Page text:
The Phaistos Disc – Ancient Artifact or Modern Fake?

The undeciphered Phaistos Disc is one of the greatest puzzles of the ancient Greek world. Almost everything about this allegedly ancient artifact is controversial, from its purpose and meaning, to its original area of manufacture. The mysterious clay tablet was found on the Greek island of Crete at the ancient Minoan Palace site of Phaistos, but who made the object, what was it used for, and could it be a modern fake?

Discovery of the Artifact

The sophisticated Bronze Age civilization of the Minoans reached its height in the period around c1700 BC and began to decline about three centuries later, when many of their palaces were destroyed. The Phaistos Disc was discovered in 1903, by Italian archaeologists excavating at the ruined Minoan palace of Phaistos in southern Crete.

The Phaistos Disc by Brian Haughton

The archaeologists came upon the strange object in a basement room in the north-east apartments of the ancient palace, together with a clay tablet inscribed in Linear A, an undeciphered script used on Crete until around 1450 BC, and pieces of Neo-palatial pottery (c1700-1600 BC).

The ancient Minoan palace had collapsed during an earthquake, which has been linked by some researchers to the massive volcanic eruption on the nearby Aegean island of Thera (modern day Santorini) c1628 BC. The precise age of the Phaistos Disc is disputed; the archaeological context of the find suggests a date not later than 1700 BC, though the modern opinion is that it could have been created as late as 1650 BC.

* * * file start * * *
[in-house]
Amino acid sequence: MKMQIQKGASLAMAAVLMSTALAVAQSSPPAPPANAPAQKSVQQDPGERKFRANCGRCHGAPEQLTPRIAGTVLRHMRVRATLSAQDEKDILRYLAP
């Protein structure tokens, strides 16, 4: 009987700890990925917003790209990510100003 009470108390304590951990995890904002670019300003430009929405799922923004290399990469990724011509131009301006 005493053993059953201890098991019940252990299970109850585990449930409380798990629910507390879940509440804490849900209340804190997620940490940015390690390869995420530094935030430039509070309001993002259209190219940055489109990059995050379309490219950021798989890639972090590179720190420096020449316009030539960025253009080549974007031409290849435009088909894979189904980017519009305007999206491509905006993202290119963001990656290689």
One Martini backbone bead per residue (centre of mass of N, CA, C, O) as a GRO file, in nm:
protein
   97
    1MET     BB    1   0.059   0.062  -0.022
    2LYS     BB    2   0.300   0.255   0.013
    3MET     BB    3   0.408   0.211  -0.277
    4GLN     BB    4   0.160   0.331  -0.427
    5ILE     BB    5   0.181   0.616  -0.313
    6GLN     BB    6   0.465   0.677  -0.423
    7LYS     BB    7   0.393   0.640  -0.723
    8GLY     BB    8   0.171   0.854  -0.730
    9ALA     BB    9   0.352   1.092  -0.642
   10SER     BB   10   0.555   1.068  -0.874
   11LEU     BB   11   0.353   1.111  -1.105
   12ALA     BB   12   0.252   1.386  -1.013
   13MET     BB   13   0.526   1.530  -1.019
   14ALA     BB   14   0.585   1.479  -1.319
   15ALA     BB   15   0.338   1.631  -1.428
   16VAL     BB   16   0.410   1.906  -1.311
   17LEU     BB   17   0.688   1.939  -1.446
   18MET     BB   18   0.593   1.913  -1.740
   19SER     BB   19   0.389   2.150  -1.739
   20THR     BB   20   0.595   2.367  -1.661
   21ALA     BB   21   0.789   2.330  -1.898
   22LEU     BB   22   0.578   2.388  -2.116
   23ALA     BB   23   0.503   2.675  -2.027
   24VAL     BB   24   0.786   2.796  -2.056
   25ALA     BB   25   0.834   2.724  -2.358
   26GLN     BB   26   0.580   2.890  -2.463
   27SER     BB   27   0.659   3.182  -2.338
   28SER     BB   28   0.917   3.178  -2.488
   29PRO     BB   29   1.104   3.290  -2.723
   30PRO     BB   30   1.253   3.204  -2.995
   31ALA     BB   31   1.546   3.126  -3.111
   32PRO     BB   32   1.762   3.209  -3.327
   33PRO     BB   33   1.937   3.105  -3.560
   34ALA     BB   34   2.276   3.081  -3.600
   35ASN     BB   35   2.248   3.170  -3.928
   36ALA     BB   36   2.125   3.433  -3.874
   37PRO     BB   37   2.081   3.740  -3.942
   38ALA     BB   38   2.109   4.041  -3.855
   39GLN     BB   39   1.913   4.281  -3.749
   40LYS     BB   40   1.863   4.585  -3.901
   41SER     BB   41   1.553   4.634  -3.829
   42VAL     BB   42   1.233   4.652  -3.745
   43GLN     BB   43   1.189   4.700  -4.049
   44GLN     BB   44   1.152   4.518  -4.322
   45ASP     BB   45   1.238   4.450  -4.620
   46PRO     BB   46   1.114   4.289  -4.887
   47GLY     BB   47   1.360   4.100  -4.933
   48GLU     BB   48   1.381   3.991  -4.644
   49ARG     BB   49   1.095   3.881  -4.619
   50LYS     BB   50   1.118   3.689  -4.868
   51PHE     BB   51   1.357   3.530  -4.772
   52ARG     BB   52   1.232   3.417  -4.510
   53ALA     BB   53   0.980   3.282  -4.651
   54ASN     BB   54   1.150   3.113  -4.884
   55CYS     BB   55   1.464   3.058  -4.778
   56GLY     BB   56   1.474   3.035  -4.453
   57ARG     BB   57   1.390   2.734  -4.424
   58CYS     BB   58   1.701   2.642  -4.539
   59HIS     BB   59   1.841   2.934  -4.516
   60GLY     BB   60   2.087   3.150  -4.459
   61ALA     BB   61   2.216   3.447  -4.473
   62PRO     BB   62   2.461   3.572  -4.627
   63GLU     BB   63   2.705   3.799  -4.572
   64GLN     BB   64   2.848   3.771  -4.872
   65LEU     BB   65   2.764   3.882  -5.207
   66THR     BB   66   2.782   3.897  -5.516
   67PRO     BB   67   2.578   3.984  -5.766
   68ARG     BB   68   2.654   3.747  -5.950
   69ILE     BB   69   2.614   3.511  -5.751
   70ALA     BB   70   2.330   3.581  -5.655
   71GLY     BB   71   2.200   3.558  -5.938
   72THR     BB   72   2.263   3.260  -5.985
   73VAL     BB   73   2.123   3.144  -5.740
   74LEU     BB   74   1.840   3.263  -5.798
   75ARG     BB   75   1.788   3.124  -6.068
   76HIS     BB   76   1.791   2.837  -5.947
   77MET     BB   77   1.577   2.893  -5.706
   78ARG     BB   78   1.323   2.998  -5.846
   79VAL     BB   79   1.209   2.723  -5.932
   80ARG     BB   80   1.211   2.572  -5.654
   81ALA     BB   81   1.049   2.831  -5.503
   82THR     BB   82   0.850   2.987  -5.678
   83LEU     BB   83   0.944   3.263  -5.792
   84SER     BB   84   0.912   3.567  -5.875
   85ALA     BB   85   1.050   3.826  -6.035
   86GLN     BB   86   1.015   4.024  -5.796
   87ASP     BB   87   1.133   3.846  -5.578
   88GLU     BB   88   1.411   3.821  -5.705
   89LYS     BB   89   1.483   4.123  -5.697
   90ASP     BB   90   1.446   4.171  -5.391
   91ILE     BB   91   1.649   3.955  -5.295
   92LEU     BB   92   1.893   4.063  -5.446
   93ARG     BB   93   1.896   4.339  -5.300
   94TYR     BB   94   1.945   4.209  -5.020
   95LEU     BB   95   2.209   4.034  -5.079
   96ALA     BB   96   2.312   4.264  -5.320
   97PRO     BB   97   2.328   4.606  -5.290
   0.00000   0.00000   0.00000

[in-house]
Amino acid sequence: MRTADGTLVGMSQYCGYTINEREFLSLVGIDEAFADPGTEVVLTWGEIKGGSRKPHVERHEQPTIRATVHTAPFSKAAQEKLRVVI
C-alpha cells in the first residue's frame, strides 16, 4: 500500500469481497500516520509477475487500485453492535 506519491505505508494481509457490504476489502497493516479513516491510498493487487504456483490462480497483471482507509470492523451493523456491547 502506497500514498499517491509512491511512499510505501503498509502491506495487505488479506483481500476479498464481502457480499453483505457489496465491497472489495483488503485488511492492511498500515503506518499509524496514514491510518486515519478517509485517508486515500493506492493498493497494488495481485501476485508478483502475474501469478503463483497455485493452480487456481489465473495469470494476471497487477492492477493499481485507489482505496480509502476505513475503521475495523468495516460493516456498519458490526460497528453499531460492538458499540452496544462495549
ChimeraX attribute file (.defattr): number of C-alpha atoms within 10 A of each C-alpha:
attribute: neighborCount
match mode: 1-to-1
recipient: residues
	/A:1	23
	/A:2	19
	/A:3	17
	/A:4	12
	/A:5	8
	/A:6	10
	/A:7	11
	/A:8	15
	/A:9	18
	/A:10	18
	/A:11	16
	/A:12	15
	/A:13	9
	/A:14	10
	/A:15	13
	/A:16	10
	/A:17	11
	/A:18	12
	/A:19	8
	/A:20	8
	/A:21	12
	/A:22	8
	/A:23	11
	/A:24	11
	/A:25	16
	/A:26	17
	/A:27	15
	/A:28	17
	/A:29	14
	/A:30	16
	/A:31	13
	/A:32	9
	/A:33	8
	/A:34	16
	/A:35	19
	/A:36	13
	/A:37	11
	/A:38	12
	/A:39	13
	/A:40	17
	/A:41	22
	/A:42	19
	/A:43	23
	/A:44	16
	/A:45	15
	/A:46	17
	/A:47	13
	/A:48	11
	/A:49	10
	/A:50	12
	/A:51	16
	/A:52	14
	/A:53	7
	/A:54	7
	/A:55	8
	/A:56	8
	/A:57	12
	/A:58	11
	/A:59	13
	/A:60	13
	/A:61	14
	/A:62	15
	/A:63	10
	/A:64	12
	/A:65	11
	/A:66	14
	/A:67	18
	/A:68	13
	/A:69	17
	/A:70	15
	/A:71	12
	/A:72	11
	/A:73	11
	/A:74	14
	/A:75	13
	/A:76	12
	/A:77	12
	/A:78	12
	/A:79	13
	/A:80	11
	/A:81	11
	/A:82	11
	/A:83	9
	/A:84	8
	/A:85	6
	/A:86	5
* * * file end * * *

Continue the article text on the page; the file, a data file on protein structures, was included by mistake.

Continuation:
Description of the Artifact and its Enigmatic Text

The enigmatic object is made of baked clay with an average diameter of 16 cm, and a thickness of 2.1 cm. Both sides of the artefact are covered with a hieroglyphic inscription arranged in a spiral. The inscription was made by impressing wood or ivory hieroglyphic seals or stamps onto the wet clay, then baking the clay at a high temperature to harden it. It has been noted that occasionally on the artifact a symbol slightly overlaps the one to its right, which demonstrates that the creator was stamping towards the left, which resulted in the text spiralling inwards to the centre. The Phaistos Disc may represent what is in effect the earliest form of printing anywhere in the world.

The Phaistos Disc by Brian HaughtonPrinted into the clay are a total of 242 individual impressions divided into 61 groups by vertical lines; there are 45 different signs including depictions of running men, heads with feather crowns, women, children, animals, birds, insects, tools, weapons and plants. One or two of these symbols have been identified as vaguely similar to the ancient Cretan hieroglyphs in use during the early to mid 2nd millennium BC. What is so puzzling about the artifact is why the Minoan civilization would use a primitive pictographic language at the same time as Linear A, a much more advanced script, was already in use.

Perhaps the primitive nature of the script on the artifact points to a much earlier date for the object than is presently accepted. However, this is not necessarily the case, as archaic forms of writing often survive into much later periods, usually in the form of sacred or religious texts, as was the case in ancient Egypt.

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